It is hard to get enough vitamin D from food and older adults are at risk for insufficiency because skin doesn’t make vitamin D from sunlight as efficiently with aging. Many adults turn to vitamin D supplements to get the needed vitamin D.

And, we started this post with suggestions that the vitamin plays a role in COVID-19. At this point, it is only speculation, but there are at least nine clinical trials listed on ClinicalTrials.gov, exploring various aspects on the vitamin on the virus. A rapid review paper from University of Oxford in the UK (click here for the paper), published May 1, found that currently is there is no clinical evidence to support prevention or treatment of COVID-19 with vitamin D

The Bottom Line?

  • If you have had your blood levels of vitamin D measured by your doctor and she or he has recommended a supplement, continue to take the dose as recommended.
  • If you have not had a vitamin D blood test, don’t self-diagnose and start taking vitamin D.
  • If you take a multivitamin/mineral supplement you may be getting the recommended amount or slightly higher for vitamin D; multis formulated for “seniors” often contain 1000 IU of vitamin D. Don’t take any more than the Upper Limit of 4000 IU/day unless prescribed by an MD.
  • Best food sources of vitamin D are fatty fish; think salmon, tuna, sardines. We know eating fish is good for our health in many ways, so include a fish meal at least twice a week.

Zinc 

Picture1We have no storage site in the body for zinc, so it is needed in the diet every day. Zinc is better known for its role in inhibiting the common cold virus from sticking and replicating in the nose and throat. It can also stop inflammation that contributes to the symptoms of a cold…runny nose and stuffy head.

There is no research on using zinc for COVID-19.

While there are many zinc preparations in the cold and flu cold aisle of your local drug or grocery store, should you use them? The research results are mixed, of course, they often are, but the latest review from the Cochrane Collaboration (a group that reviews medical topics by reviewing many studies on a particular topic) found that when zinc is taken at the first sign of a cold the length of the illness is reduced by about one day.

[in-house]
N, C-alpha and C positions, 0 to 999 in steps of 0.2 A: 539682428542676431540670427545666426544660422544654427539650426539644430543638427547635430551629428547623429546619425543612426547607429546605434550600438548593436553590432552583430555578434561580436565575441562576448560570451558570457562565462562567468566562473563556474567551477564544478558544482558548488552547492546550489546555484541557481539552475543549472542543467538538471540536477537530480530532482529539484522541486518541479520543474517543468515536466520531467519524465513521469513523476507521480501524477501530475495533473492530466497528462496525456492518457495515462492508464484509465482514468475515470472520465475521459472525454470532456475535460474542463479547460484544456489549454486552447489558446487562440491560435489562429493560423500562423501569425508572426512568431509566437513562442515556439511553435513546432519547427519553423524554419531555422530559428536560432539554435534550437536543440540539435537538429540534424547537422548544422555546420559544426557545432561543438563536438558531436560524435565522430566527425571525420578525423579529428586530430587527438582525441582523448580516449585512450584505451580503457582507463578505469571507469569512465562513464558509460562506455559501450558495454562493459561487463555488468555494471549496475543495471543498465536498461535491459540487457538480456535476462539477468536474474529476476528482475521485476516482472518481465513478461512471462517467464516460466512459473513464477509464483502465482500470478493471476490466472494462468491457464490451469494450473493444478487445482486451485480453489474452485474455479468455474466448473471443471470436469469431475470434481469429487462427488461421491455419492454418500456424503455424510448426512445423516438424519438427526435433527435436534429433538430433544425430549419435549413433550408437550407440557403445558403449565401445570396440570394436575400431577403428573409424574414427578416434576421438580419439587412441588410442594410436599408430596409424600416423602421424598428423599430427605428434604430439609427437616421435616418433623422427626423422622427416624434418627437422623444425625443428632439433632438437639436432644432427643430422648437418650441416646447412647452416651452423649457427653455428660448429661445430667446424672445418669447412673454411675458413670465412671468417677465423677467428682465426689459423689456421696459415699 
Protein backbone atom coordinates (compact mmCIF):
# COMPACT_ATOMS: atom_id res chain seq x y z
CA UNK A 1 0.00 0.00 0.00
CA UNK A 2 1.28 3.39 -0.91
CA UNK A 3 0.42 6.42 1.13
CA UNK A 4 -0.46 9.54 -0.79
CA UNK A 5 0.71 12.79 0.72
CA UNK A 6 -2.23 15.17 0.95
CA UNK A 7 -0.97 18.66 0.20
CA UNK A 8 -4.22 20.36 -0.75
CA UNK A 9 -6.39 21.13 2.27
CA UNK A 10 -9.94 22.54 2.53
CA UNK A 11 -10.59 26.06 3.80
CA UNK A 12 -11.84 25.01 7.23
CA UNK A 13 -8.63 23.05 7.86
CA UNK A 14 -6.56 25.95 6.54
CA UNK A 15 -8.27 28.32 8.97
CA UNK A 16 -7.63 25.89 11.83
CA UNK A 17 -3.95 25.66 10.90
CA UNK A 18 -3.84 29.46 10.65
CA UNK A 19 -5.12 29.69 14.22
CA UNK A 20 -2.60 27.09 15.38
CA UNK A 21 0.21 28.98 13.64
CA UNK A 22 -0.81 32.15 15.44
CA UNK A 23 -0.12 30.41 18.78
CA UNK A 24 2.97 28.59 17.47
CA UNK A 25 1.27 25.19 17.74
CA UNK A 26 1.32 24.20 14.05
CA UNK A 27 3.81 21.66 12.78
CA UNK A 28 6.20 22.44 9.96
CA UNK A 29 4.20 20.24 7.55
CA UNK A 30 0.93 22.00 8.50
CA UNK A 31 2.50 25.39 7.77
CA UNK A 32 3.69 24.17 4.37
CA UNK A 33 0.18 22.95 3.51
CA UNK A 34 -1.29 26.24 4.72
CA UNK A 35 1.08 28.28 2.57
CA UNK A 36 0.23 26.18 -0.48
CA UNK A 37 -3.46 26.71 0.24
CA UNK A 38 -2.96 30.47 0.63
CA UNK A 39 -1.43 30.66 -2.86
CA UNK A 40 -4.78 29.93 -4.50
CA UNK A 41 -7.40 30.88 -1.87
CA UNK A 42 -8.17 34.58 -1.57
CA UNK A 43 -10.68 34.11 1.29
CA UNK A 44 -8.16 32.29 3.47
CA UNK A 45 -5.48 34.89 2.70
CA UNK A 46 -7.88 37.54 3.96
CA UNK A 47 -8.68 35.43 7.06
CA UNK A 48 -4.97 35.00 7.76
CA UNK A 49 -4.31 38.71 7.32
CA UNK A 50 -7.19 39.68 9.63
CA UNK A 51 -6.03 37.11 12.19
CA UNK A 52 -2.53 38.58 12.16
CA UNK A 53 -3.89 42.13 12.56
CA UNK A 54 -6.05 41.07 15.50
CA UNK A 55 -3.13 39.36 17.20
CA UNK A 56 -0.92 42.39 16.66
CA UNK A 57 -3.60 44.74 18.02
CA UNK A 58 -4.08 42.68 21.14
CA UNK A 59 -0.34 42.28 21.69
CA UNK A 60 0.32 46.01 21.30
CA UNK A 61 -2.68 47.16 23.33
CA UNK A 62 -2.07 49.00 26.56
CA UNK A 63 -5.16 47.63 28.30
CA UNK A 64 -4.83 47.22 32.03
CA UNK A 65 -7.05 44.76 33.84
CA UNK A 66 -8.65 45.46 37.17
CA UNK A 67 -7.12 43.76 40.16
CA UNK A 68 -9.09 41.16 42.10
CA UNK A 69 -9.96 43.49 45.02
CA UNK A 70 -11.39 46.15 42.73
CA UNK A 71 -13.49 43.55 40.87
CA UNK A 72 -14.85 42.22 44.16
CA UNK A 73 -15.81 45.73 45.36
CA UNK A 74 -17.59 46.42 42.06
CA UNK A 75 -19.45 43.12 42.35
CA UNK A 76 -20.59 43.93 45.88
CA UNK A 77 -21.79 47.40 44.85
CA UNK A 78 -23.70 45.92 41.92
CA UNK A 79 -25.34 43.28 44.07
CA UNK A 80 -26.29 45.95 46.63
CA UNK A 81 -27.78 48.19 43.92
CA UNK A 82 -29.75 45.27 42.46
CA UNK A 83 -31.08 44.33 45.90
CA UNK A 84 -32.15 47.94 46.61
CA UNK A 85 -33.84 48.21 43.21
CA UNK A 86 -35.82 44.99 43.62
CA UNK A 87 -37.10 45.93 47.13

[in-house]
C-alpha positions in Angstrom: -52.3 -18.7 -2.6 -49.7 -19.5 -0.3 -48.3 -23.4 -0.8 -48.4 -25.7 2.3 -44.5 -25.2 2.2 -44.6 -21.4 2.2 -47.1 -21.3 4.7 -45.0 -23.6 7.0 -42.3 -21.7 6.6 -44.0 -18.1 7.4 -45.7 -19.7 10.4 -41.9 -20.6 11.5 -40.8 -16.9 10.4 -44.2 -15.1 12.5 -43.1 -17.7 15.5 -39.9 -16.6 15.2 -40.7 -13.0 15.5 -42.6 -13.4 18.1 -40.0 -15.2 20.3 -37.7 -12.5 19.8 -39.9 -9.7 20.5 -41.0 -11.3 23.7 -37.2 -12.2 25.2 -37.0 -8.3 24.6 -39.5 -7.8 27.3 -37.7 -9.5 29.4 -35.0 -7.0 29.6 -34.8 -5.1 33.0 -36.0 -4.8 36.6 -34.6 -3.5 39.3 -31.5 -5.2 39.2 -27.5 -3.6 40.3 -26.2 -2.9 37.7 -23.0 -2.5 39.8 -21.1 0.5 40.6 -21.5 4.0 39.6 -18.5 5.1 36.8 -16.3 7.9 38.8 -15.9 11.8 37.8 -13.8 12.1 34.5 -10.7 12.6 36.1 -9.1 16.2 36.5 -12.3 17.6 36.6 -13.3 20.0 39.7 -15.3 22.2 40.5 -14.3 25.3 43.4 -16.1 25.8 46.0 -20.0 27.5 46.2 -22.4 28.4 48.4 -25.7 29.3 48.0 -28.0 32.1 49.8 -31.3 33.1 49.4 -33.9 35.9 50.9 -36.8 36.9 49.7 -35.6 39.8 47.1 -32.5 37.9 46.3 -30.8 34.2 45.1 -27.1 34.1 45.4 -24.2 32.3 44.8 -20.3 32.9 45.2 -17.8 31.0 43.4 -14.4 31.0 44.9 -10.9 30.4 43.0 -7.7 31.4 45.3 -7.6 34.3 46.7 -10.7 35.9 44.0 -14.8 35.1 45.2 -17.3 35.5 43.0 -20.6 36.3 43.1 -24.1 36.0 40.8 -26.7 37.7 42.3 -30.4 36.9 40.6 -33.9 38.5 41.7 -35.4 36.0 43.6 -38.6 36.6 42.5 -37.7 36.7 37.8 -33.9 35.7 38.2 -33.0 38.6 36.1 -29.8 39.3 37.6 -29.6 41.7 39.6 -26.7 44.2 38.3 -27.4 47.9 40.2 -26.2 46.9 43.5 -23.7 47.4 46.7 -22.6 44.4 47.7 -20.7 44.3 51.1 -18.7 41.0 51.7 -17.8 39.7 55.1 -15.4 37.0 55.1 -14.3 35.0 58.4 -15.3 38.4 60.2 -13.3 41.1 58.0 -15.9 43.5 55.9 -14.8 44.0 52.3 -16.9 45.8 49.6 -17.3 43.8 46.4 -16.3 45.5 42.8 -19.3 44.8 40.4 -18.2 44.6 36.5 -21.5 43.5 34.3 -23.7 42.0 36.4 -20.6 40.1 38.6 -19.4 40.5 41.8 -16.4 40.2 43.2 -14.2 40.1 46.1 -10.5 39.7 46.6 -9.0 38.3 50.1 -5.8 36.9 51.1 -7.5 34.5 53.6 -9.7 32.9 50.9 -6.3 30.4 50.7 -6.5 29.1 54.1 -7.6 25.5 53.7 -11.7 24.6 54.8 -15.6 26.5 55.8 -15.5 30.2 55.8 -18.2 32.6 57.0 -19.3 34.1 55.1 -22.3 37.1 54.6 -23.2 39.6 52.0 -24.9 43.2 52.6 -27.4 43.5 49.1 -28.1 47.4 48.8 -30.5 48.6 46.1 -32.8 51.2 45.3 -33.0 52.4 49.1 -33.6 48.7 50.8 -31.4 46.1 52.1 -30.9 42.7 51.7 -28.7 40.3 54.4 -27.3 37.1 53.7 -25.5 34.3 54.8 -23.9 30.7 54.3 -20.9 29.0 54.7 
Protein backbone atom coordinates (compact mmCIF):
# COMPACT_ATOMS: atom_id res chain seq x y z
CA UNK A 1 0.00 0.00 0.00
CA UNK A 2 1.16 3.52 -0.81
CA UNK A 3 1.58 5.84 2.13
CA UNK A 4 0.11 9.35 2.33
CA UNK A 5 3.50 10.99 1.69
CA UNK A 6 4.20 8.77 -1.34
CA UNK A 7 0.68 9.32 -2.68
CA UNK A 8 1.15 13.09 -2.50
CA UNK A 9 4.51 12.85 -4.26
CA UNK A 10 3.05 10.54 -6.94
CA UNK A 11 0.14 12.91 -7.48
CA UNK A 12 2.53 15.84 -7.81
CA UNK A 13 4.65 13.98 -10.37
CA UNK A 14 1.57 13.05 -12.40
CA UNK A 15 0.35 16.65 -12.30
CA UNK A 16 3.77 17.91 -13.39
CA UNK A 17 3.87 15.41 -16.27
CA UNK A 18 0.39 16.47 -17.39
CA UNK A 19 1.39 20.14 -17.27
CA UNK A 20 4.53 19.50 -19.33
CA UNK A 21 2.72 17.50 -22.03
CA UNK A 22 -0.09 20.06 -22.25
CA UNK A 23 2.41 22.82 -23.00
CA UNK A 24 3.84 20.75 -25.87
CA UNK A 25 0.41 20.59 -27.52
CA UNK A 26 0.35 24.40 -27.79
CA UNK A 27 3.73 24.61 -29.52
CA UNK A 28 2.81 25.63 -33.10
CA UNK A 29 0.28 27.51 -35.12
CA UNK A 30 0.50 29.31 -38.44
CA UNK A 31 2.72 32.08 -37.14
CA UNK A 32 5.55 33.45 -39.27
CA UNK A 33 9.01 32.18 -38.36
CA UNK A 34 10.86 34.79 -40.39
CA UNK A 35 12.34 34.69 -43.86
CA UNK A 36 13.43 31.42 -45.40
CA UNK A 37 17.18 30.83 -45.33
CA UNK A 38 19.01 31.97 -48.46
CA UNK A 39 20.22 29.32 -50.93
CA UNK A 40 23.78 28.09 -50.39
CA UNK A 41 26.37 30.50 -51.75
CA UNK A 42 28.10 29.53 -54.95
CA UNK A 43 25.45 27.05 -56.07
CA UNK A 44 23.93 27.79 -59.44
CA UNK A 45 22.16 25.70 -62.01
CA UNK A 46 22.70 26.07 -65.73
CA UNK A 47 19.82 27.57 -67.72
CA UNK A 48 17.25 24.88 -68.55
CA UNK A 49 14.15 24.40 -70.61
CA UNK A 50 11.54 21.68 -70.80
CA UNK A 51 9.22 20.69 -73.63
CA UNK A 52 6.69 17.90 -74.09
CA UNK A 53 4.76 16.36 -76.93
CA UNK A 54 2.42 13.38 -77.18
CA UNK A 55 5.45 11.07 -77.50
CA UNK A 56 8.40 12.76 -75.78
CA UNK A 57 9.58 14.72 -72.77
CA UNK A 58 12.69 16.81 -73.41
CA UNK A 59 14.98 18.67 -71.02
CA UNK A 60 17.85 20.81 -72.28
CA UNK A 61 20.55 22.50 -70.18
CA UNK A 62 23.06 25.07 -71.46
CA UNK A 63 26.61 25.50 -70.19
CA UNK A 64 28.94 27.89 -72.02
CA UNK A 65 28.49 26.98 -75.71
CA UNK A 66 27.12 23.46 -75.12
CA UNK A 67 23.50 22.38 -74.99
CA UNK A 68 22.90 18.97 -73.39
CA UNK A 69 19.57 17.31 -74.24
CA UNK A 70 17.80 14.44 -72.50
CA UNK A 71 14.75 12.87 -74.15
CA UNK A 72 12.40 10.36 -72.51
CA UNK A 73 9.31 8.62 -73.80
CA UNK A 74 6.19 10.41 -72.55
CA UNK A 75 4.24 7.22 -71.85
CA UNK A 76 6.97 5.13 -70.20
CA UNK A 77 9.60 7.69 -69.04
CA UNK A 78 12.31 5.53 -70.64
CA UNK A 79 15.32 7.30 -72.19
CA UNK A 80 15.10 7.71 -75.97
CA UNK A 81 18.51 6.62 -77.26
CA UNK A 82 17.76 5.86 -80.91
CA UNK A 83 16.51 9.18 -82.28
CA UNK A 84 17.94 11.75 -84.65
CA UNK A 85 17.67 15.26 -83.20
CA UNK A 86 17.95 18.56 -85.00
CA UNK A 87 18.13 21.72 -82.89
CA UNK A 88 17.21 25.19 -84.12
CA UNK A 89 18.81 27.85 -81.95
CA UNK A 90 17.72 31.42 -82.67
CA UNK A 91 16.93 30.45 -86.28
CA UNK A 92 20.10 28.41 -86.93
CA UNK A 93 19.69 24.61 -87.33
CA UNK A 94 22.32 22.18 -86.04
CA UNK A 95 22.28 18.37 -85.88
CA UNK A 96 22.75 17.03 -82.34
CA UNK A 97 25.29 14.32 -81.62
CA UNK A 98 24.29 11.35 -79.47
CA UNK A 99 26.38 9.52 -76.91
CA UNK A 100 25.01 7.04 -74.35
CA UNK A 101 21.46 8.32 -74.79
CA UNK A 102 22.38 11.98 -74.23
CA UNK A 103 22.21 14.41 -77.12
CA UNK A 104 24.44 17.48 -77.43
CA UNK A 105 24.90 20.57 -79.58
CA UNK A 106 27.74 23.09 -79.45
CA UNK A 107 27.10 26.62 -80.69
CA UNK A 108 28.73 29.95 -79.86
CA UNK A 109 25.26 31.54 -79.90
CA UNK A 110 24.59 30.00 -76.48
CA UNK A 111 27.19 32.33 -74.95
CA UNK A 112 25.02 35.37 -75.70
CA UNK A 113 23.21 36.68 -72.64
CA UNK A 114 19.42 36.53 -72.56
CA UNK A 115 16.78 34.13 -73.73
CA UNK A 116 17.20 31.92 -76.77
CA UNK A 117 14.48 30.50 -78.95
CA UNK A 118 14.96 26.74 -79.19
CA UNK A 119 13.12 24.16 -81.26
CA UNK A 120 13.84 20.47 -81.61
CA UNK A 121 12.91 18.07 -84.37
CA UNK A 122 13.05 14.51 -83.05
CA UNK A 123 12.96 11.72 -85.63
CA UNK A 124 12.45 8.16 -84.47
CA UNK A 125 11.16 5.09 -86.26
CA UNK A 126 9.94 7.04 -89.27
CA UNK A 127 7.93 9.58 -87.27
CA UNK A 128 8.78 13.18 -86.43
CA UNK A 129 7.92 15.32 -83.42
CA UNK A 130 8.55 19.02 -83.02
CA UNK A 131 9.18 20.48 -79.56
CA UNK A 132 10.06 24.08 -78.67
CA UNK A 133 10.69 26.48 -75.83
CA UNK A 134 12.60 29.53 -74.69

When using it for warding off a cold, keep in mind the following:

  • Timing and dose are important, try one zinc lozenge at the first sign of a cold and take it every 4 hours (most have 10 to 15 milligrams of zinc per dose).
  • More isn’t better, in fact, in can make things worse; nausea and vomiting can occur if you take too much and it can leave a metal taste in the mouth.
  • Avoid zinc nasal sprays…the Food and Drug Administration warned consumers that zinc sprays can lead to changes in the sense of smell and sometimes permanent changes.
  • Zinc can interfere with some prescription medications, like antibiotics and blood thinners, so always consider potential drug interactions.

The Bottom Line?

  • Zinc is important for a healthy immune system but there is no evidence at this time that it will protect against COVID-19.
  • Too much zinc, which is easy to get in supplement form, can cause nausea and vomiting.
  • The Upper Limit for zinc is 40 milligrams so keep that in mind if you use zinc lozenges.
  • Aim for zinc-rich foods every day. Good choices are seafood (oysters, lobster, crab), beef, pork, poultry, baked beans, and fortified breakfast cereals.

I asked Connie Diekman, registered dietitian, food and nutrition consultant, and former President of the Academy of Nutrition and Dietetics to help sum it up:

“With this new virus, much is unknown which makes it more important that we depend on the science related to supplements, rather than opinions posted by a variety of people. The body of evidence related to vitamins and minerals is extensive, while the knowledge behind Covid-19 is evolving. Therefore, as an RD, the best advice I’d give is to focus on a well-balanced eating plan and talk to your MD or RD to determine if you would benefit from supplements – don’t go it alone!”

Dr. Christine Rosenbloom is a registered dietitian nutritionist and a nutrition professor emerita at Georgia State University in Atlanta. Along with Dr. Bob Murray, she is the author of Food & Fitness After 50.

Copyright © 2019 [Christine Rosenbloom]. All Rights Reserved